Swallowing: Is It a Carotid Massage Equivalent Causing Syncope in Patients With Neck Masses?
Rent the article at a discountRent now
* Final gross prices may vary according to local VAT.Get Access
Syncope associated with the act of swallowing (deglutition syncope) and syncope associated with head and neck cancers have been documented independently. We present a case of syncope precipitated by a combination of both these mechanisms. It is important to recognize the coexistence of different hemodynamically significant mechanisms leading to syncope. A 66-year-old male recently diagnosed with head and neck cancer presented with syncope associated with eating. Diagnosis was complicated because of multiple factors in this patient, which individually could have led to syncope. The patient was on beta-blocker therapy, had a neck mass, and the episodes were associated with swallowing. Our hypothesis is that all these etiologies together led to the events but not in their typical mechanisms and raises the possibility that swallowing can be considered a carotid massage equivalent in patients with neck masses not physically extending to the carotid sinus.
- Linzer M, Yang EH, Estes NA, et al. Diagnosing syncope. Part 2. Unexplained syncope. Clinical efficacy assessment project of the American College of Physicians. Ann Intern Med. 1997;127:76–86.
- Farb A, Valenti SA. Swallow syncope. Md Med J. 1999;48(4):151–4.
- Johnson RH. Syncope without heart disease. In: Johnson RH, Lambie D, SplaldingJM (eds). Neurocardiology. Philadelphia: Saunders; 1984:159–84.
- Palmer ED. The abnormal upper gastrointestinal vagovagal reflexes that affect the heart. Am J Gastroenterol. 1976;66:513–22.
- Steven J, John RS. Swallow syncope associated with complete atrioventricular block: a case report and review of the literature. Milit Med J. 1989;154:465–6.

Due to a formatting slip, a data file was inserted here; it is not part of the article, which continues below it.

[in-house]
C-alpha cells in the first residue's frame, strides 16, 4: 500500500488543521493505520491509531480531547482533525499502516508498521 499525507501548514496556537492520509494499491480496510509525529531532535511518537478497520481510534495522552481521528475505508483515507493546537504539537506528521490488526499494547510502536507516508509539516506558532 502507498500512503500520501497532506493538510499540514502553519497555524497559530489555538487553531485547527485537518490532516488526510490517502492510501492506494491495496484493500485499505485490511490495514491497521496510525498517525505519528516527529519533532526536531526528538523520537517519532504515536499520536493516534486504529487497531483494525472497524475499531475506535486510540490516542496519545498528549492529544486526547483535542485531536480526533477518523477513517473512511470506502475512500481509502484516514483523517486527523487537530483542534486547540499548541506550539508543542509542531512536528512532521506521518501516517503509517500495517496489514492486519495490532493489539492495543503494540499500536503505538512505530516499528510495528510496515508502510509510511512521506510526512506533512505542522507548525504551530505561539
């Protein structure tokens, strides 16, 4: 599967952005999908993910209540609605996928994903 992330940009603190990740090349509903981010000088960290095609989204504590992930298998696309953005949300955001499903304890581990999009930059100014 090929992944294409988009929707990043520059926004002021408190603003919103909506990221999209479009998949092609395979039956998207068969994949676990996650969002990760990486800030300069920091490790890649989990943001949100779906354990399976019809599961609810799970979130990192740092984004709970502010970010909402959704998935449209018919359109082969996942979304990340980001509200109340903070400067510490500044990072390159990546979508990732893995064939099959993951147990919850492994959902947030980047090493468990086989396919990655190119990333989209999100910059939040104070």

- Guberman A, Catching J. Swallow syncope. Can J Neurol Sci. 1986;13:267–9.
- Rothstein SG, Jacobs JB, Reede DL. Carotid sinus hypersensitivity secondary to parapharyngeal space carcinoma. Head Neck Surg. 1987;9:332–5. CrossRef
- Dykman TR, Montgomery EB Jr, Gerstenberger PD, et al. Glossopharyngeal neuralgia with syncope secondary to tumor: treatment and pathophysiology. Am J Med. 1981;71:165–70. CrossRef
- Cicogna R, Bonomi FG, Curnis A, et al. Parapharyngeal space lesions syncope-syndrome. A newly proposed reflexogenic cardiovascular syndrome. Eur Heart J. 1993;14(11):1476–83.
- Munro NC, McIntosh S, Lawson J, et al. Incidence of complications after carotid sinus massage in older patients with syncope. J Am Geriatr Soc. 1994;42:1248–51.
- Morley CA, Perrins EJ, Grant P, et al. Carotid sinus syncope treated by pacing. Analysisof persistent symptoms and role of atrioventricular sequential pacing. Br Heart J. 1982;47:411–18. CrossRef
- Hawkins J, Lewis HD, Emmot W, Vacek JL. Vasodepressive carotid sinus hypersensitivity with head and neck malignancy: treatment with propanolol. Am Heart J. l99l;122:234–5. CrossRef
- Strasberg B, Sagie A, Erdman S, et al. Carotid sinus hypersensitivity and the carotid sinus syndrome. Prog Cardiovasc Dis. 1989;31:379–91. CrossRef
- Choi YM, Mafee MF, Feldman LE. Successful treatment of syncope in head and neck cancer with induction chemotherapy. J Clin Oncol. 2006;24:5332–3. CrossRef
- Macdonald DR, Strong E, Nielsen S, et al. Syncope from head and neck cancer. J Neurooncol. 1983;1:257–67. CrossRef
- Bauer CA, Redleaf MI, Gartlan MG, et al. Carotid sinus syncope in head and neck cancer. Laryngoscope 1994:104;497–503.
- Swallowing: Is It a Carotid Massage Equivalent Causing Syncope in Patients With Neck Masses?
Journal of General Internal Medicine
Volume 22, Issue 12 , pp 1778-1780
- Cover Date
- Print ISSN
- Online ISSN
- Additional Links
- head and neck cancer
- carotid massage
- Industry Sectors